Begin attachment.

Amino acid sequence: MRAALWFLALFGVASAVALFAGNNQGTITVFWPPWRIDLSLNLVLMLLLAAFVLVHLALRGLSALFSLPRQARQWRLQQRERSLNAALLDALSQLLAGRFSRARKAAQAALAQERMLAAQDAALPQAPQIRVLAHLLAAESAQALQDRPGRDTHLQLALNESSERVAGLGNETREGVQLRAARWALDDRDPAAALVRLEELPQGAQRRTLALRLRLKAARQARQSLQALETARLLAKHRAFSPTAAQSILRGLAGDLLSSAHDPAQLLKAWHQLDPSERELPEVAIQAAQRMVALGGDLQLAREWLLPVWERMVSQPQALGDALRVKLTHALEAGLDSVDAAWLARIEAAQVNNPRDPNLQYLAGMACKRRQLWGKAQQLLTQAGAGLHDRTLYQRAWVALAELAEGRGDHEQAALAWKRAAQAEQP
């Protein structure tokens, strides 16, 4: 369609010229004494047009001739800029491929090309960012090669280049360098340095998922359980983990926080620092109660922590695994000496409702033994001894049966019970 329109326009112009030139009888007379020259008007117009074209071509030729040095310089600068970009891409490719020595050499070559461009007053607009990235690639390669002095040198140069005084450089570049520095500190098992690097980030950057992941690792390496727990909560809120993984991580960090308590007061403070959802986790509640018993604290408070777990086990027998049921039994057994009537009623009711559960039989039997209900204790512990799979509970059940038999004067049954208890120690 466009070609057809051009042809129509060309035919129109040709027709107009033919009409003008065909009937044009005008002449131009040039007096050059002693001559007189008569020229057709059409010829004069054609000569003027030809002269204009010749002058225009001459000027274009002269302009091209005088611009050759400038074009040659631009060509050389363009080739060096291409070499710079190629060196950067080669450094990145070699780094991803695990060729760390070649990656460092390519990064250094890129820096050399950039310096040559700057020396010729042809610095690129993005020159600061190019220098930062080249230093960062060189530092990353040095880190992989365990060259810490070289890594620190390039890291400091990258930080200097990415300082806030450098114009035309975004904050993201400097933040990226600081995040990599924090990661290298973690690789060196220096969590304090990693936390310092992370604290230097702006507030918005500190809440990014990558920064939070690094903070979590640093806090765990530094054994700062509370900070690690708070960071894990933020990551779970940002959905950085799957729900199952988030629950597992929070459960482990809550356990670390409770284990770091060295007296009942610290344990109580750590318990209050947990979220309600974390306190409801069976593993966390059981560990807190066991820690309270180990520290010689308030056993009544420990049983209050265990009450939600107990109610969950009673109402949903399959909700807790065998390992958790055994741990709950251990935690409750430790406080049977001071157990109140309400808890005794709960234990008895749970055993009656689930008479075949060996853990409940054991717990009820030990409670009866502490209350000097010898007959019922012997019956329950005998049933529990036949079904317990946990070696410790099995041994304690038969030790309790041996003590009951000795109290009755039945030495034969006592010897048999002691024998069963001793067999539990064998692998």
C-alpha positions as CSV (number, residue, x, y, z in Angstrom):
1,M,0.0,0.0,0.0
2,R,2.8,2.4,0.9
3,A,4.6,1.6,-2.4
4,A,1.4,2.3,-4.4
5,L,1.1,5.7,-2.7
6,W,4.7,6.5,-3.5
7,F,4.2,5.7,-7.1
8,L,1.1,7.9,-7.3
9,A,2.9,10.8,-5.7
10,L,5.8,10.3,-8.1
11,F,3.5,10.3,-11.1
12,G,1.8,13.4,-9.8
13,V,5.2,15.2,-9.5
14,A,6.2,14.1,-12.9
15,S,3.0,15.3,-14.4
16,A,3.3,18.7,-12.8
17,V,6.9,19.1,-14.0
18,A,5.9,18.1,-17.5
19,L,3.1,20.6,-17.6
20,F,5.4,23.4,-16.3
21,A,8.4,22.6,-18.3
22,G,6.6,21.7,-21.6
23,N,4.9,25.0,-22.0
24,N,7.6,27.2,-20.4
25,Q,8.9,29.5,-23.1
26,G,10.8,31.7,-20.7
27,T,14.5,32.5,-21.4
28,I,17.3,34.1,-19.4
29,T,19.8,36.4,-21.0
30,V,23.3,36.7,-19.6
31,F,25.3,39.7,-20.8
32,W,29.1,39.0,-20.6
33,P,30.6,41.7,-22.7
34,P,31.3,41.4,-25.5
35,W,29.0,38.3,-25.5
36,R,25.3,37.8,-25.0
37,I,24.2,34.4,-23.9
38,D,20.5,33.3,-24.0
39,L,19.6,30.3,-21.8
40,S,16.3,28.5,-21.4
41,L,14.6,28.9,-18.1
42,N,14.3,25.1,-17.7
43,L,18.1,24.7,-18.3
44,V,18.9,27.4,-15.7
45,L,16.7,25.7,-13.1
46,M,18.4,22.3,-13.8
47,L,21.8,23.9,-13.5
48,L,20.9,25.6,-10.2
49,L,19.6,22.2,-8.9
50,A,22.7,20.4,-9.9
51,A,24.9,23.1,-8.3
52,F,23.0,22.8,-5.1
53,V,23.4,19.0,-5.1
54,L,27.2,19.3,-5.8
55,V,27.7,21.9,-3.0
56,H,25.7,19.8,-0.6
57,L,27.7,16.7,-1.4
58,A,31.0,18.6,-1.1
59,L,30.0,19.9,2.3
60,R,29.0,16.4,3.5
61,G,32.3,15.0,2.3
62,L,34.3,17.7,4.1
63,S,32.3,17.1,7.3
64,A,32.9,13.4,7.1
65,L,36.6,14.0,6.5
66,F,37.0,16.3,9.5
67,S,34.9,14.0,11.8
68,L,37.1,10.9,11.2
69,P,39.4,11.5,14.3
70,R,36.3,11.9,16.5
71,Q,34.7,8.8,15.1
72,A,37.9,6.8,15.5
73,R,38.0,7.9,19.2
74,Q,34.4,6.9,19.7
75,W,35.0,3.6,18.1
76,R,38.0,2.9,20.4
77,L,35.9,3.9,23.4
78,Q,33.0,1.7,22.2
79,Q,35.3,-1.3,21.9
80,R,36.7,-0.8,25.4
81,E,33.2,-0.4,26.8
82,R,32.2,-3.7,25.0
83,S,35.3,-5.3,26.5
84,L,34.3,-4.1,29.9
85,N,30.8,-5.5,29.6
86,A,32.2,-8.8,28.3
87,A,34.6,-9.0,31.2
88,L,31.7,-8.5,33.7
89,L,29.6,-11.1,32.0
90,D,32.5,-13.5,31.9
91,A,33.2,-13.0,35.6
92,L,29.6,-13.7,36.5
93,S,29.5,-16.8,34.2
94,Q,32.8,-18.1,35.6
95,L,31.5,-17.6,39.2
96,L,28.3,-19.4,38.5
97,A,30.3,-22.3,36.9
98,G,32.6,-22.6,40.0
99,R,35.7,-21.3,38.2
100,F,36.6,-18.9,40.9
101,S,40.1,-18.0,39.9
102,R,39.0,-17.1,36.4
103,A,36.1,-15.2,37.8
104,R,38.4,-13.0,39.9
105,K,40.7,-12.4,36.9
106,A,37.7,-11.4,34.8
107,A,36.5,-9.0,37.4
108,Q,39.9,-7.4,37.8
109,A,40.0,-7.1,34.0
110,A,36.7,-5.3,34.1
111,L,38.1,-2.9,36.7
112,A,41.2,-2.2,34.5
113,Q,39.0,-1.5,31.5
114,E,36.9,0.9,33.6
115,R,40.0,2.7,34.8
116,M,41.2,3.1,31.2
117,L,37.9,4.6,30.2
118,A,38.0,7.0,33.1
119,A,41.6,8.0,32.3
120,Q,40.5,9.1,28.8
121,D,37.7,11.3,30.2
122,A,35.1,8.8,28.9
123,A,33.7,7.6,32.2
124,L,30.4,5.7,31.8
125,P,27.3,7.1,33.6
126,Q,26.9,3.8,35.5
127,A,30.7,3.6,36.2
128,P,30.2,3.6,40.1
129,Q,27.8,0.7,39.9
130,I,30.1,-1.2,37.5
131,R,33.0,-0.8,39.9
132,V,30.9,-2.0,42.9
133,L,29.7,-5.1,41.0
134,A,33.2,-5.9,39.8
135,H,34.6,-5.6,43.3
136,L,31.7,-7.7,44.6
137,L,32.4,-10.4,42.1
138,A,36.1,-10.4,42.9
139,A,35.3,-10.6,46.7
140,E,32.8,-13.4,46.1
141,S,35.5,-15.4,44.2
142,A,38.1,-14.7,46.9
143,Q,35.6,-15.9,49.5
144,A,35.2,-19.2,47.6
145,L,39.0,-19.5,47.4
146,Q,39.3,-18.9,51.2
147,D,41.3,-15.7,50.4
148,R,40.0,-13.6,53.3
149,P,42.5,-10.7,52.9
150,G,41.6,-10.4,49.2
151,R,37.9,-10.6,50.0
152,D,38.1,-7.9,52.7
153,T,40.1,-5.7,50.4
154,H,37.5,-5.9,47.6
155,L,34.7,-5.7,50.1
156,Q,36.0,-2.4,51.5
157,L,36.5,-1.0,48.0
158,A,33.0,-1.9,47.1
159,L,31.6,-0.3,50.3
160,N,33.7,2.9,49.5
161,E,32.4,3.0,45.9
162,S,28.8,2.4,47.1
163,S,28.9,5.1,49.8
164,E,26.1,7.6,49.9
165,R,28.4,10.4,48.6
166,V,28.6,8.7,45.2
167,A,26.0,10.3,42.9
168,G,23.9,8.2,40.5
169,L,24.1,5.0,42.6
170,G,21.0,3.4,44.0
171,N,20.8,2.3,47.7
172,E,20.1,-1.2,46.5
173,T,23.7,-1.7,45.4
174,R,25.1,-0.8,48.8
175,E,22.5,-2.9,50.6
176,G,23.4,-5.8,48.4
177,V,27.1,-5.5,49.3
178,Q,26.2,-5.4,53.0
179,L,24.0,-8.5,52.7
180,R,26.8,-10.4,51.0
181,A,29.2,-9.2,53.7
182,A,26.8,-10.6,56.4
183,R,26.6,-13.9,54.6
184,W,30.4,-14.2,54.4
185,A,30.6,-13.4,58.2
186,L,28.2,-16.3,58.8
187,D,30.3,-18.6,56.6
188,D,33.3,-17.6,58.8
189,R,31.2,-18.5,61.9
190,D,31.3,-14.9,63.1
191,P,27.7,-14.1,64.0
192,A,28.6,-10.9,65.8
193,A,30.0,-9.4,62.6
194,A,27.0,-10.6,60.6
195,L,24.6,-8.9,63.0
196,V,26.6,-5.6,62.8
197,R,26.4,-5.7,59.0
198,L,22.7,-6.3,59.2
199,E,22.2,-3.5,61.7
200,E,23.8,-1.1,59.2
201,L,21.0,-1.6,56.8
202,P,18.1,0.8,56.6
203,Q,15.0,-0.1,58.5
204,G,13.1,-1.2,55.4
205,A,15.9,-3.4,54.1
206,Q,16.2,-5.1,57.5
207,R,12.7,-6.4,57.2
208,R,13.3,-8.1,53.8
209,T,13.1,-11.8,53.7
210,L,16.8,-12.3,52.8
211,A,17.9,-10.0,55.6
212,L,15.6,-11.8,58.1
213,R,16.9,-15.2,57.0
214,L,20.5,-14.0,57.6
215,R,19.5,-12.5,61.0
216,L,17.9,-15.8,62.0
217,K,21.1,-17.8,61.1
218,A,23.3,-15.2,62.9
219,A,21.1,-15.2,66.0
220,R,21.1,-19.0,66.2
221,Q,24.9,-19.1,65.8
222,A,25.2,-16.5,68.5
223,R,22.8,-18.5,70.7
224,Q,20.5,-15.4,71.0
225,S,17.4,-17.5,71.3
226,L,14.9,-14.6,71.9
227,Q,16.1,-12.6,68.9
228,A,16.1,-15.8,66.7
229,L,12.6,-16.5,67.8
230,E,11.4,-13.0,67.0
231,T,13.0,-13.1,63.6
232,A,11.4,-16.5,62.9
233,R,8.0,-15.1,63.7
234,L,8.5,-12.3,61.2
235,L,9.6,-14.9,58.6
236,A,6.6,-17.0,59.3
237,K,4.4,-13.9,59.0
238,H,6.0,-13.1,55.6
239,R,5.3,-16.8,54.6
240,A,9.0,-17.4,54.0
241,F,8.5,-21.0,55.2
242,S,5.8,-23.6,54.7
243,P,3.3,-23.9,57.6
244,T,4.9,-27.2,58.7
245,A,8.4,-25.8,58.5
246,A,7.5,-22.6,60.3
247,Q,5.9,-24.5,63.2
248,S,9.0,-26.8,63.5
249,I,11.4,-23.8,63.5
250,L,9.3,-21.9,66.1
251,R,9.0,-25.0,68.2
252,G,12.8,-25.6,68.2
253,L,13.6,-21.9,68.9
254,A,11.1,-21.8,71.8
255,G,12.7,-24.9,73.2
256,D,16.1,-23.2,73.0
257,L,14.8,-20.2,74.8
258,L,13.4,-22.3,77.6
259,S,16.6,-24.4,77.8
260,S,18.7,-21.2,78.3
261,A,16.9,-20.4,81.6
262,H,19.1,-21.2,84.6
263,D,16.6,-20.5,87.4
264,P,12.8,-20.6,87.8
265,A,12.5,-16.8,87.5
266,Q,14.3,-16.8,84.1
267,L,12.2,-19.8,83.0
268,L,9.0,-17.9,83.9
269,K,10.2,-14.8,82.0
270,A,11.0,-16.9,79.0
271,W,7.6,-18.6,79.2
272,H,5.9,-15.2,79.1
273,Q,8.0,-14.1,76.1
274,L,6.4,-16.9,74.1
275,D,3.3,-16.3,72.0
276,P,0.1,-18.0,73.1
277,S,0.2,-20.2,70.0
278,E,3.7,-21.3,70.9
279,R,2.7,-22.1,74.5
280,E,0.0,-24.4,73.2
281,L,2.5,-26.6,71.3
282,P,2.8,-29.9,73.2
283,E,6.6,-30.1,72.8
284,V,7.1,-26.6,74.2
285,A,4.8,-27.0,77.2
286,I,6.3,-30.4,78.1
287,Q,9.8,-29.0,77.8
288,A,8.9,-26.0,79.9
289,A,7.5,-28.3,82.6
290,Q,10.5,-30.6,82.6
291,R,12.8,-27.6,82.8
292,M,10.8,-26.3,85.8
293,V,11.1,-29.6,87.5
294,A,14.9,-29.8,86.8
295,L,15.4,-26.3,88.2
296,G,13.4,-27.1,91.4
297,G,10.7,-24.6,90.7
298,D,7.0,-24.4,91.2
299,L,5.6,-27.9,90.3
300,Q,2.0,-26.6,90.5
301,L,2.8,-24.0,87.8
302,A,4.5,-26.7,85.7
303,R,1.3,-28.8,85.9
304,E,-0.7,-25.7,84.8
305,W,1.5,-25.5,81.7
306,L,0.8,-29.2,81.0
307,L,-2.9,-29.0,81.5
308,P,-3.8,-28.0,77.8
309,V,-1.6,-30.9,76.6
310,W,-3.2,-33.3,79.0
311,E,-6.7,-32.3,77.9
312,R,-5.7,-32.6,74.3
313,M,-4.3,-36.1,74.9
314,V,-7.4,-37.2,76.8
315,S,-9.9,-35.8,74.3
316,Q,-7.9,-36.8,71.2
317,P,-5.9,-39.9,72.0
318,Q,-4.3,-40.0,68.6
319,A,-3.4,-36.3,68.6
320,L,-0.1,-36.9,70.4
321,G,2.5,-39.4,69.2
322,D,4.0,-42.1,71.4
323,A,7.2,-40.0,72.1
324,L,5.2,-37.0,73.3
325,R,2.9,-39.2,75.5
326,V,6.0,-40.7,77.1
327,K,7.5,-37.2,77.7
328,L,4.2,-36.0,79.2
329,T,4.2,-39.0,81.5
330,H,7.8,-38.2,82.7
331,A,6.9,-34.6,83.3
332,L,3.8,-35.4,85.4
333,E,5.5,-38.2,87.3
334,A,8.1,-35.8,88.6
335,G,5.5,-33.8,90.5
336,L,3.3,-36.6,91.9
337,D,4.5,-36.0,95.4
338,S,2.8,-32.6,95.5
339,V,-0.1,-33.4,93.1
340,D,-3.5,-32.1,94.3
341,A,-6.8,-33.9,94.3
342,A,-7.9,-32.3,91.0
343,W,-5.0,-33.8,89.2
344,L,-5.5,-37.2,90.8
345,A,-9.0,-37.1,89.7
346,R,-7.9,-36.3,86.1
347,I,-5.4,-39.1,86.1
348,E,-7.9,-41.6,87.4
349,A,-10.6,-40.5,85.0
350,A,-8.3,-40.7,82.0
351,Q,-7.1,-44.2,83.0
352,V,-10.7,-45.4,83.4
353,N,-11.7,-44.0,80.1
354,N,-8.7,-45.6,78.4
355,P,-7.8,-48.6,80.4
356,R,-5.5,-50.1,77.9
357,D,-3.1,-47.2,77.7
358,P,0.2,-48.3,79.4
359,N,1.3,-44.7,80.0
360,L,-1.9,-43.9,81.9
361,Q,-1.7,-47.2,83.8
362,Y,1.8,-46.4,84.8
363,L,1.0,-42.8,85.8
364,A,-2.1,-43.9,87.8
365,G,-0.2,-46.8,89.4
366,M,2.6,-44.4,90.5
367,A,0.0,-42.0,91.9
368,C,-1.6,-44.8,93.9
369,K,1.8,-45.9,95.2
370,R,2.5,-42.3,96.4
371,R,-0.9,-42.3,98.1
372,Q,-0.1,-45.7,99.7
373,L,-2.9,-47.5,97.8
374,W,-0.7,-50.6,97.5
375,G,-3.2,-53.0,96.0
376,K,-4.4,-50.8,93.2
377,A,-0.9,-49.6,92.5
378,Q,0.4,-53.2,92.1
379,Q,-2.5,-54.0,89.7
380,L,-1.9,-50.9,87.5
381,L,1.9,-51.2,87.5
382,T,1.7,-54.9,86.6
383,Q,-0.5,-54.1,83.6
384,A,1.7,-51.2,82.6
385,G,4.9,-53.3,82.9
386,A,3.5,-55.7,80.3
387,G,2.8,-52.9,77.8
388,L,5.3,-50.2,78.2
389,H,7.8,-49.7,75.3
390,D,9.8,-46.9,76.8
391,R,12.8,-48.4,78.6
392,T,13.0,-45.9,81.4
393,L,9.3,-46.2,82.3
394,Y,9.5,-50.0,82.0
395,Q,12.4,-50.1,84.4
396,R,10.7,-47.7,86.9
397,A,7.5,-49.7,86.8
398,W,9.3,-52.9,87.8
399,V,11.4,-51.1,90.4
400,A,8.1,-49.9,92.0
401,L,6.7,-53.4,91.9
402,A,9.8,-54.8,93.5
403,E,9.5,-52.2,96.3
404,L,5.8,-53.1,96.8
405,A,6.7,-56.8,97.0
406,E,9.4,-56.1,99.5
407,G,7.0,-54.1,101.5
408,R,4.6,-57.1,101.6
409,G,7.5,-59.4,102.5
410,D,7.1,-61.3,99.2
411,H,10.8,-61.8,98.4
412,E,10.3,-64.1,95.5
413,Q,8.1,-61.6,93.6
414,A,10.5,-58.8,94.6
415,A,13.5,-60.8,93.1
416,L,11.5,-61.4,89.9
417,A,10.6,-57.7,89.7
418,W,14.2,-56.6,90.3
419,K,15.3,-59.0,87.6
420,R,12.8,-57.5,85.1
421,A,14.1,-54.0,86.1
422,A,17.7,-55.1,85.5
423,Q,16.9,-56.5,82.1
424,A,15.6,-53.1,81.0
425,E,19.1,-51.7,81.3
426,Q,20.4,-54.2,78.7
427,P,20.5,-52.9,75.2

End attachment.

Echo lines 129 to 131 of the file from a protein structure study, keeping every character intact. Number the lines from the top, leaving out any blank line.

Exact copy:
126,Q,26.9,3.8,35.5
127,A,30.7,3.6,36.2
128,P,30.2,3.6,40.1